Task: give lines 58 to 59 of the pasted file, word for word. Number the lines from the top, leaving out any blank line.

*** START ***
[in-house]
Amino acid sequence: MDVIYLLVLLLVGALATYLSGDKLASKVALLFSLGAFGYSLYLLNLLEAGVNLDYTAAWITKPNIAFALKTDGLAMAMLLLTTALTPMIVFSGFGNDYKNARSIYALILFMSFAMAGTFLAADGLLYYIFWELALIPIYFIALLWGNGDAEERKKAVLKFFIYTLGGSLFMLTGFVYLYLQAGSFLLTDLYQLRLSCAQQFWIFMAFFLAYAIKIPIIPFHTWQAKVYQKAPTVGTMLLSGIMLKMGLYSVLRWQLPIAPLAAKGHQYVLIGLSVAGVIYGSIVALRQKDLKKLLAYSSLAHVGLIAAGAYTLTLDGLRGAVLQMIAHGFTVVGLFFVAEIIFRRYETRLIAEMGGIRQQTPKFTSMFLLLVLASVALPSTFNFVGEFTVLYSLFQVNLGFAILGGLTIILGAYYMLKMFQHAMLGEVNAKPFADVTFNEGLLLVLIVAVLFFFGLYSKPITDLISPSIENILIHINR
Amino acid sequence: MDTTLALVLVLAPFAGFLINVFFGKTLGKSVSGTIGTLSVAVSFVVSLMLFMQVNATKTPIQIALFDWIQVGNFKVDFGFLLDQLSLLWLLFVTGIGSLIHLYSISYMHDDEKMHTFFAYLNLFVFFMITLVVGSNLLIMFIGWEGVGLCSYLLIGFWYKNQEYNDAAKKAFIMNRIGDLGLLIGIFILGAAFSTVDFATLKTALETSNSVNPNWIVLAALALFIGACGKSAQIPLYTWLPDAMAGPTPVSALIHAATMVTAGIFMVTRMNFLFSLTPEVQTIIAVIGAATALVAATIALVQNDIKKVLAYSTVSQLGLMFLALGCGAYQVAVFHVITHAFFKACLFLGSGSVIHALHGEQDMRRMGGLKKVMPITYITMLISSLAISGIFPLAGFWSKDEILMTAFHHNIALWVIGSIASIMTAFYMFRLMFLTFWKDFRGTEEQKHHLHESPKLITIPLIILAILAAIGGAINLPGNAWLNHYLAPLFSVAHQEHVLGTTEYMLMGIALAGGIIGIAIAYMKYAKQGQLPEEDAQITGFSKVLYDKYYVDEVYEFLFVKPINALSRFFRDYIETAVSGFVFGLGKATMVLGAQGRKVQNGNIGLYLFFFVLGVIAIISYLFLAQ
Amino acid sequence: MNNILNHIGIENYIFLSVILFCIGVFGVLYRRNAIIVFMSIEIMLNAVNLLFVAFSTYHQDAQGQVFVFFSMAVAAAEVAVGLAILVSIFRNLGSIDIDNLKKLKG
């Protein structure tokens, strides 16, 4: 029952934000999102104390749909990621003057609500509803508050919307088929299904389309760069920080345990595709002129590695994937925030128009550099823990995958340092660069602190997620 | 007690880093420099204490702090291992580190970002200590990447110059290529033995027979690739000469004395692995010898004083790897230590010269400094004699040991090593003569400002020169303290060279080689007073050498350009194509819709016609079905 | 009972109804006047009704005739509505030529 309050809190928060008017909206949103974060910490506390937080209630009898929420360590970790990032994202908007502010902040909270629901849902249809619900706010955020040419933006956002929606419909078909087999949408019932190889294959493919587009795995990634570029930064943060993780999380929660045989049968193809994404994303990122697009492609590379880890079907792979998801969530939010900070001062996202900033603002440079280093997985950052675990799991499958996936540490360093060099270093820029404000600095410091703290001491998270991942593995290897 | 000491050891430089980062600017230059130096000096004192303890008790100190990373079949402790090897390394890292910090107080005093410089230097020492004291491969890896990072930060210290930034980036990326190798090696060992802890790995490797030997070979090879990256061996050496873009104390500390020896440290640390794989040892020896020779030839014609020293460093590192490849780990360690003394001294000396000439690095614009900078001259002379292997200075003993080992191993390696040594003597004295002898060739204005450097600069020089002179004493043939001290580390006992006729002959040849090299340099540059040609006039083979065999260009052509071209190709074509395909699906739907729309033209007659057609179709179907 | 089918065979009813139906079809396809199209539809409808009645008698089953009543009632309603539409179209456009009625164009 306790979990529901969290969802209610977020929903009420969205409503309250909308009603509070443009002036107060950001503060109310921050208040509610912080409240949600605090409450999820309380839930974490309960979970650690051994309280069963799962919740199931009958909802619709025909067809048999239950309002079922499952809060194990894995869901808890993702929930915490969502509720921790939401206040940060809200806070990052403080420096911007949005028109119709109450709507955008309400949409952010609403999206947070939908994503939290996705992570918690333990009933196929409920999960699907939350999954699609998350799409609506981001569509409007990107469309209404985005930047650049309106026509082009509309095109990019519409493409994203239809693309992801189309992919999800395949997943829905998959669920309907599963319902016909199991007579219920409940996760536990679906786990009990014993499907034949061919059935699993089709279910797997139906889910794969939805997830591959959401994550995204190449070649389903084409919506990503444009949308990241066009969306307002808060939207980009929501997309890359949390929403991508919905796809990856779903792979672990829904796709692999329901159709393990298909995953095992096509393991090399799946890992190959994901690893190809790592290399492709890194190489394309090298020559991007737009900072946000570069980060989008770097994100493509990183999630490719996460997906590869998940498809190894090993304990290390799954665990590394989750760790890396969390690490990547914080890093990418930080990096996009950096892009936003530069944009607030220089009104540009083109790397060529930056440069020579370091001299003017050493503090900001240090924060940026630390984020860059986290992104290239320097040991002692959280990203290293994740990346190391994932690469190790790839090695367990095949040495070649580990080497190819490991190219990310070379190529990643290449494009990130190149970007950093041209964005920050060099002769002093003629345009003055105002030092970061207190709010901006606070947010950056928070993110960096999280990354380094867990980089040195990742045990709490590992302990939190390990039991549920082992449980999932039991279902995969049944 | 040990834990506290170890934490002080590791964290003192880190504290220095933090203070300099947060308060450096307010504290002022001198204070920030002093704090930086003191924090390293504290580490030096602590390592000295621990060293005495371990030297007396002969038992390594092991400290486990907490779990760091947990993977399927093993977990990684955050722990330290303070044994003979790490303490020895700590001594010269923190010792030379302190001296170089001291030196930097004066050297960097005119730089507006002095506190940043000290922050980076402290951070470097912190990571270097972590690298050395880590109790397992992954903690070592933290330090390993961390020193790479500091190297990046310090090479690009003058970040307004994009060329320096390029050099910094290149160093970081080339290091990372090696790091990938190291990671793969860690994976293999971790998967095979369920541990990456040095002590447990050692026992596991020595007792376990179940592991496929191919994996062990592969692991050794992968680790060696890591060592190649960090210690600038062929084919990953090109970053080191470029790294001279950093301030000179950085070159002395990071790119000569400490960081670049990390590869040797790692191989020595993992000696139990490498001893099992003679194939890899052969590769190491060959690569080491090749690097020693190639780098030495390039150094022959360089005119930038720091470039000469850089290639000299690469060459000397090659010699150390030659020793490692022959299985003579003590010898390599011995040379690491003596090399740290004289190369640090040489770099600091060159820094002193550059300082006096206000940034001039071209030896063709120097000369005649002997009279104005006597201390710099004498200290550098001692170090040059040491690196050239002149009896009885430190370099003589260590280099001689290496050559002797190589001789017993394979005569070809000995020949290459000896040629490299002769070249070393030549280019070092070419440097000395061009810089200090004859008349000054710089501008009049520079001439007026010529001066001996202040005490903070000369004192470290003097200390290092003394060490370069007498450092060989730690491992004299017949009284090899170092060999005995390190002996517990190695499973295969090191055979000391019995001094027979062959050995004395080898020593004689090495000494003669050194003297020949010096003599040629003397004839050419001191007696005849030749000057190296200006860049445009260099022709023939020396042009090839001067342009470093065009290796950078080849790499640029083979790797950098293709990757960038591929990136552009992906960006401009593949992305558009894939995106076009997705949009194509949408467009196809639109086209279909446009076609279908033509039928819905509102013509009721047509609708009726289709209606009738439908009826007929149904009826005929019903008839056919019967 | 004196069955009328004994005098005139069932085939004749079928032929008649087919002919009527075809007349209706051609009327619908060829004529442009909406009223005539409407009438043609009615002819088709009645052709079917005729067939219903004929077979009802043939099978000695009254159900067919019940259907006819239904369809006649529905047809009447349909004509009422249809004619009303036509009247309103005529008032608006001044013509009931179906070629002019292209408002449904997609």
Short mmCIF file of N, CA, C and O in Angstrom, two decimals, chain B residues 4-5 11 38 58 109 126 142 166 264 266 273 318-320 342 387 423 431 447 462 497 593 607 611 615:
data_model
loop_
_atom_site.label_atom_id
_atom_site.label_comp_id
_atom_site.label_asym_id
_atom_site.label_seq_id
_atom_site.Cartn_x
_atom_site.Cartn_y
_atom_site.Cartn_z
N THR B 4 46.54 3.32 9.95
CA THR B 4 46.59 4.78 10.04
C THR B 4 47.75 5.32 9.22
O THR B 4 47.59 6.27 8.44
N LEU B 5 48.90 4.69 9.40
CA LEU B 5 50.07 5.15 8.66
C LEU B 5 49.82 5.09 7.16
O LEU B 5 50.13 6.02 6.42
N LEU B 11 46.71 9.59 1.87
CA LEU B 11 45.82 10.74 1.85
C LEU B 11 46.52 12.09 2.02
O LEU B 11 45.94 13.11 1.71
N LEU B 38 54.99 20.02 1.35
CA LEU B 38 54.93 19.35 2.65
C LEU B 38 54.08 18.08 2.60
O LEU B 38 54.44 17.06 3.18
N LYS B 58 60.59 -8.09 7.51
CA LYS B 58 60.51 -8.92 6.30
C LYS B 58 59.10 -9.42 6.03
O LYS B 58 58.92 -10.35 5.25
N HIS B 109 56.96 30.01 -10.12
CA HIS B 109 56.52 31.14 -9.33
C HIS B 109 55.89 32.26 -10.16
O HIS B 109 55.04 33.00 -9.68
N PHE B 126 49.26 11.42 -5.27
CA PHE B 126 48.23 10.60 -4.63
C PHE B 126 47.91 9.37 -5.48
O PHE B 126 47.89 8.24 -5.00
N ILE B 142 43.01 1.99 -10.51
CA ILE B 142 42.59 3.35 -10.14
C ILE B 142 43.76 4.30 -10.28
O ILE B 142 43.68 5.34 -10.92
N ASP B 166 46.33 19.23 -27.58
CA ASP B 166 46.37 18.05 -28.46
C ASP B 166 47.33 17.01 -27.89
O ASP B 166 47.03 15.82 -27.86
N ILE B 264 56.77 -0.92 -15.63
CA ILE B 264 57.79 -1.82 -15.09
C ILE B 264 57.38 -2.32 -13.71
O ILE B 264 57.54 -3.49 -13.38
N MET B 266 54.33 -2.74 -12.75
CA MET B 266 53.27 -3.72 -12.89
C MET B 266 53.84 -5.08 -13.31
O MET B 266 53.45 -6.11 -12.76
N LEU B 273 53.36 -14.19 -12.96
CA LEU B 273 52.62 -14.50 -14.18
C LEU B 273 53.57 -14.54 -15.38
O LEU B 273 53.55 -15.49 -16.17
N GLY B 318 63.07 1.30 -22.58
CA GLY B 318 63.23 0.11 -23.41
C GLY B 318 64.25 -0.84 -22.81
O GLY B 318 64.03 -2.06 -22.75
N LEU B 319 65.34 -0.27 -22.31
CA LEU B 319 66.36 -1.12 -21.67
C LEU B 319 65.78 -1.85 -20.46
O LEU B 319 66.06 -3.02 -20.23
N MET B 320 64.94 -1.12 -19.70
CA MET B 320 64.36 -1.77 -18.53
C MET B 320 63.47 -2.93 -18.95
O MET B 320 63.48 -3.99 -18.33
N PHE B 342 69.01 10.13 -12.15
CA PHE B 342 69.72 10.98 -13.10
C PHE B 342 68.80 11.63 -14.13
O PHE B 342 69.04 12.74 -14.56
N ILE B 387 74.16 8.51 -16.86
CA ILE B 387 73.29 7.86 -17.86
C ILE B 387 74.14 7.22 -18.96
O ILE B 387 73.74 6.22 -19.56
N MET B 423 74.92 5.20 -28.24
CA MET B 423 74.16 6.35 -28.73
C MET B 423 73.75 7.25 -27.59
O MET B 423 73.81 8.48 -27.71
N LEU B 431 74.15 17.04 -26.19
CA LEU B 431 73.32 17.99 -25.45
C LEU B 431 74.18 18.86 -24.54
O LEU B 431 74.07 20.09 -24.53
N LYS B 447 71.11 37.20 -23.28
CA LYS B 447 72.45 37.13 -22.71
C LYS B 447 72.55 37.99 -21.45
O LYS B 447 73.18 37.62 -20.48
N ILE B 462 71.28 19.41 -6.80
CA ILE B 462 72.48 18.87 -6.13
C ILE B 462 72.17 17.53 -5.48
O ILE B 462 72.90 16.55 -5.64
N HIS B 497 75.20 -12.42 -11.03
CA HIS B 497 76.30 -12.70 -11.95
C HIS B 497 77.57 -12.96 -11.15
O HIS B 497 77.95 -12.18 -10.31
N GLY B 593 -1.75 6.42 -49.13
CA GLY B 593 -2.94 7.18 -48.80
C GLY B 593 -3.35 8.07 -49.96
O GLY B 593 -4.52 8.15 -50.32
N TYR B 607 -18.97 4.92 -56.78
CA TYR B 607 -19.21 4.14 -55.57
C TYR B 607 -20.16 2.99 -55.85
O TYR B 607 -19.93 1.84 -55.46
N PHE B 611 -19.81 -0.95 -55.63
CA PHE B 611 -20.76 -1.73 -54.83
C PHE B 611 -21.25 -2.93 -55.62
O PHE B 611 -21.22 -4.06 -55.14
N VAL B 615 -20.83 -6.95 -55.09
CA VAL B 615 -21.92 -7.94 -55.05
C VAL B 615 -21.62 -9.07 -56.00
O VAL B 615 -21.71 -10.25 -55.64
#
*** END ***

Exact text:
C MET B 266 53.84 -5.08 -13.31
O MET B 266 53.45 -6.11 -12.76